I like the old adage: “All work and no play makes Jack a dull boy.” I think it’s true. I’ve actually said it before to Handy Hubby and it makes for a pretty effective guilting tool.
But there’s an equally true non-adage I think to be more fitting to most folks in this country currently: “All play and no work makes Jack a jackass.”
Don’t get me wrong please. I do know there’s plenty of fine folks working multiple meaningless jobs just to keep their family afloat. I’m not talking about them. I’m also not talking about those who are seriously mentally and physically suffering, because there’s plenty of those folks around, too.
But I do mean those of us who are in the majority, like me, relatively mildly mentally and physically suffering, still able to get up each day and do stuff.
Here’s my point. There are three main stages in life between birth and death as far as I can tell so far. It begins with Service to Self (infancy, childhood, adolescence), it moves to Service to Others (family, friends, community), and these stage are both motivated primarily by a ‘will to power’. Then, as the third and most crucial stage, we mature into Service to the Greater Good.
Bush’s answer to Americans when starting another insane war was: “Go shopping!” Hillary Clinton claimed: “We have a huge fun deficit in America.” They were appealing to Service to Self.
JFK’s famous quote, encouraging to his future Peace Corps volunteers for decades to come, was an appeal to Service to Others: “Ask not what your country can do for you, but what you can do for your country.”
This is where too many of us are getting stuck. And our rulers have designed it this way quite deliberately.
The coup d’état in slow motion we are witnessing unfold now at a rapidly increasing clip has been in the works for many generations.
“Contrary to common belief even among the educated, Huxley and Orwell did not prophesy the same thing. Orwell warns that we will be overcome by an externally imposed oppression. But in Huxley’s vision, no Big Brother is required to deprive people of their autonomy, maturity and history. As he saw it, people will come to love their oppression, to adore the technologies that undo their capacity to think.” Neil Postman Amusing Ourselves to Death: Public Discourse in the Age of Show Business (1985)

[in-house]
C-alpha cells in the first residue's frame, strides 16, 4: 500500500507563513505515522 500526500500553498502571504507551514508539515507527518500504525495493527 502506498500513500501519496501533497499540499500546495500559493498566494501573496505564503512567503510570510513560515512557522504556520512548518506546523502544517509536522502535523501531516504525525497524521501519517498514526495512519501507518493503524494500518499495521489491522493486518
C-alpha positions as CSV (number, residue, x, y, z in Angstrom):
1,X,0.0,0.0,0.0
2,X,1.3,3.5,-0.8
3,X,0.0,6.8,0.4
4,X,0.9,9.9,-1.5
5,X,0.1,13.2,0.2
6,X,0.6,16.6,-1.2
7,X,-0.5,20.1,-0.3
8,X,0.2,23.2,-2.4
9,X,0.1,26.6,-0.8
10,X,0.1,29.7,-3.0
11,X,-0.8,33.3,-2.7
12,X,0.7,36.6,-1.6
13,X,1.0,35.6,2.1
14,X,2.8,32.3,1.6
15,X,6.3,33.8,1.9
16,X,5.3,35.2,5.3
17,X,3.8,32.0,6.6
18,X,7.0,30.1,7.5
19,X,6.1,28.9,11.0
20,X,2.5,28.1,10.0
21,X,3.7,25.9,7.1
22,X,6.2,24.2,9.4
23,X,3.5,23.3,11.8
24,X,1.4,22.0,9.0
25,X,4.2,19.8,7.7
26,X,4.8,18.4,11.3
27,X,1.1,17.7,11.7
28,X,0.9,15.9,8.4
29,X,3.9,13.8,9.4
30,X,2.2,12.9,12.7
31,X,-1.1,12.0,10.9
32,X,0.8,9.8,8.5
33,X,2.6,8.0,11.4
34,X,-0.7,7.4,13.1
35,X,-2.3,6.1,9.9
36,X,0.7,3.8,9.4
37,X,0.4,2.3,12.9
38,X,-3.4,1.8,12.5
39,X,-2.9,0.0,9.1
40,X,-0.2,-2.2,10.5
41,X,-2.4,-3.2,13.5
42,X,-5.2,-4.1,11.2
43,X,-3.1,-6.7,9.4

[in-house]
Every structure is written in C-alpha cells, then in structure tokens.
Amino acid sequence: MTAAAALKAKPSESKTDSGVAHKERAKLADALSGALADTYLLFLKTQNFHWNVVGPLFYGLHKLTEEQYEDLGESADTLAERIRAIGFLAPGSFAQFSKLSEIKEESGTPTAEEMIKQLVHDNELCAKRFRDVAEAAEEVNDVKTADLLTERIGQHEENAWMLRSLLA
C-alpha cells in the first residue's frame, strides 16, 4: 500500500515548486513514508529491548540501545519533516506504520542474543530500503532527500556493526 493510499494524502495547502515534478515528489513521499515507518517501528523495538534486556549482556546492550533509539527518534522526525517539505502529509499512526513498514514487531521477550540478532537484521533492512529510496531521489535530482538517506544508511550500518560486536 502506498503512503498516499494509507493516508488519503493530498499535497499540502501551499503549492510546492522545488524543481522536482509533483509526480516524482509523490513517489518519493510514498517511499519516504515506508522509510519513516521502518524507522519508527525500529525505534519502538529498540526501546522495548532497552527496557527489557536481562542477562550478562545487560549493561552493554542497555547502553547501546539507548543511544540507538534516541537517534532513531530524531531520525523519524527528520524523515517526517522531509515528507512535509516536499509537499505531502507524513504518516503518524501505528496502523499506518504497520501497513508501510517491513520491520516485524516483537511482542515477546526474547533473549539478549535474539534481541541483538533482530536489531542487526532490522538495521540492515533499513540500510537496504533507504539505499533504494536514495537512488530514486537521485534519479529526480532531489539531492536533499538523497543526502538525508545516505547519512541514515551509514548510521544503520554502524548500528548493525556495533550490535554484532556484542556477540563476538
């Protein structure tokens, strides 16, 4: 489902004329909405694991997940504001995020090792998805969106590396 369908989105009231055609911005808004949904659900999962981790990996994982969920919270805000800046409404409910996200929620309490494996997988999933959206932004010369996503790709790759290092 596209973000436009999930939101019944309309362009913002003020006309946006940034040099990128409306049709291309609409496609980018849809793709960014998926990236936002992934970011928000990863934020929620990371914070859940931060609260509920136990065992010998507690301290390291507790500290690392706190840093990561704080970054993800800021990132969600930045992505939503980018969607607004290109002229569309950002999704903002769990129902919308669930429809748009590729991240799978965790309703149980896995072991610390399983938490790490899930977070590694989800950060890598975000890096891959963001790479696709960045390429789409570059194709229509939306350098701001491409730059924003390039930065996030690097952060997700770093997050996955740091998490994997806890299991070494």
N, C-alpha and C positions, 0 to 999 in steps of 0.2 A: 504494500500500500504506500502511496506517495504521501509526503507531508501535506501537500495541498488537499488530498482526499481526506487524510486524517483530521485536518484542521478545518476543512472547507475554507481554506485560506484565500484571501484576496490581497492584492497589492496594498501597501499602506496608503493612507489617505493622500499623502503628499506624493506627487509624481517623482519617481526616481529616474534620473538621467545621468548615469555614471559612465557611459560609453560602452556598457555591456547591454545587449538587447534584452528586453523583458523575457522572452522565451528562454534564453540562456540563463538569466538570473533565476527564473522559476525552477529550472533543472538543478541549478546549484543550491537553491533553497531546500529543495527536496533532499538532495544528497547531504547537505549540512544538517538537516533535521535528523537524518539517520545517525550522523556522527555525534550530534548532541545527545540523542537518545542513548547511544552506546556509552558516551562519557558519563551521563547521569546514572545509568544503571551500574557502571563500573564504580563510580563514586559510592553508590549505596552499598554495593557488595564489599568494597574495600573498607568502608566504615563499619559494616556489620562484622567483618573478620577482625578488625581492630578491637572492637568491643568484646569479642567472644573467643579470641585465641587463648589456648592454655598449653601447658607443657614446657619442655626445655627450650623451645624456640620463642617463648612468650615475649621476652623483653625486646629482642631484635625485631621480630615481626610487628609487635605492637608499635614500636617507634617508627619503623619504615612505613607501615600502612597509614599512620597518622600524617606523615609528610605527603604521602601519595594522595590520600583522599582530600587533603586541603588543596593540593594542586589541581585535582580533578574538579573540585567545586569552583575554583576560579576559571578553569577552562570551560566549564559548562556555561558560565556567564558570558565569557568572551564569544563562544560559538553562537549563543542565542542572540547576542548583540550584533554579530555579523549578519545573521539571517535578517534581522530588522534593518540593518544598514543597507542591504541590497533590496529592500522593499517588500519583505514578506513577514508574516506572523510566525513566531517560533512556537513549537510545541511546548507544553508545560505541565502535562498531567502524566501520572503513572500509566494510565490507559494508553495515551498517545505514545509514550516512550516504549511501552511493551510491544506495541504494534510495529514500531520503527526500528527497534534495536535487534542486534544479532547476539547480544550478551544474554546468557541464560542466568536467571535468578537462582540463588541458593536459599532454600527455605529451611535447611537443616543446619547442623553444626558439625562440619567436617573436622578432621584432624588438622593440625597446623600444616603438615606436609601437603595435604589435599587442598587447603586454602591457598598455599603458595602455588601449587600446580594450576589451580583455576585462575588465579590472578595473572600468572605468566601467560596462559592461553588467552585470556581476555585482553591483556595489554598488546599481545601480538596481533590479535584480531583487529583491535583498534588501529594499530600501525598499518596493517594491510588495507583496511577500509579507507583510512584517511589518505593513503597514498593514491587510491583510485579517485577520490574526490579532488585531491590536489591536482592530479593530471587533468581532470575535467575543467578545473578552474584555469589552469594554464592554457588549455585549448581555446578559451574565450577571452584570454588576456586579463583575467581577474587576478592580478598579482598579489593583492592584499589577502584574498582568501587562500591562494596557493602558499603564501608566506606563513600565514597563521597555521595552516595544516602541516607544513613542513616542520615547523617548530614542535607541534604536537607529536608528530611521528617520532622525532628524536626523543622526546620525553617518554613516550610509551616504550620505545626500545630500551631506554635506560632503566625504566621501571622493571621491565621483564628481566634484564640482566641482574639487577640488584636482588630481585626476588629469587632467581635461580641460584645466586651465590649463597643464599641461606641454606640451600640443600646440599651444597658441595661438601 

Instead of wisdom years filled with . . .well . . . wisdom, we’ve got Alzheimer’s and chronic fatigue, and a dozen and one other ailments of mind, body and spirit.
The middle aged and elderly, those still healthy enough to have a life, are devoting it to a retirement filled with meaningless pursuits—gambling, cruises, the Shopping Network, or latest sport, game or craft craze, looping right back into Service to Self or Service to Others, without ever maturing into the final, and by far most crucial, stage of life.
Without our wise elders we are doomed as a culture and a society. We don’t need them getting plastic surgery and posting their new faces and evening dining choices on social media. We need them learning from their mistakes, seeing reality through the lifetime of a mature adult, sharing their hardest lessons as well as their greatest gifts. We need them to realize it’s not a popularity contest anymore, to take off the masks once in a while, to call out the bullshit they see, to relentlessly speak truth to power, and truth to youth.
Retirement should not mean a decade or two of crossword puzzles and golf. Service to the Greater Good—that means greater than self and others. Not following orders, not following trends, following the highest calling of the divine Self—the vocation— the will to meaning. It’s not ‘do what you love and the money will come’ it’s ‘do what matters, beyond the money, beyond the need for approval.’
Without examples of this, with so few mature adults modeling this 3rd stage, what do we expect to happen?
Do most of us in middle age now have examples of wise elders in our lives? I have a few, but that’s only because I consistently seek them out. I’d say the majority don’t even know what a vocation is, they see the ‘o’ as an ‘a’.
In fact, a vocation is far more precious. It’s the secret garden where your skill, your joy, your wisdom, and the humble desire for a better future to leave behind, all magically coincide. It’s the sweet spot of life’s greatest magic that only you can offer. It’s the quilt, or the tapestry, or the garden, or the painting, rainbow, symphony—whatever metaphor suits you most— as the scene moves from seemingly random splotches of design and craft, to the point where the image takes shape at last, nearly ready for show and tell.
It’s your life as the willed ephemeral expression of the divine.
But so many are missing this, as it’s been systematically stolen and replaced by entertainment, endless material pursuits, silly vanity, diversions of the Order of Bread and Circus, that if I were a kid today I’d be saying: “Grow up, Grandpa!”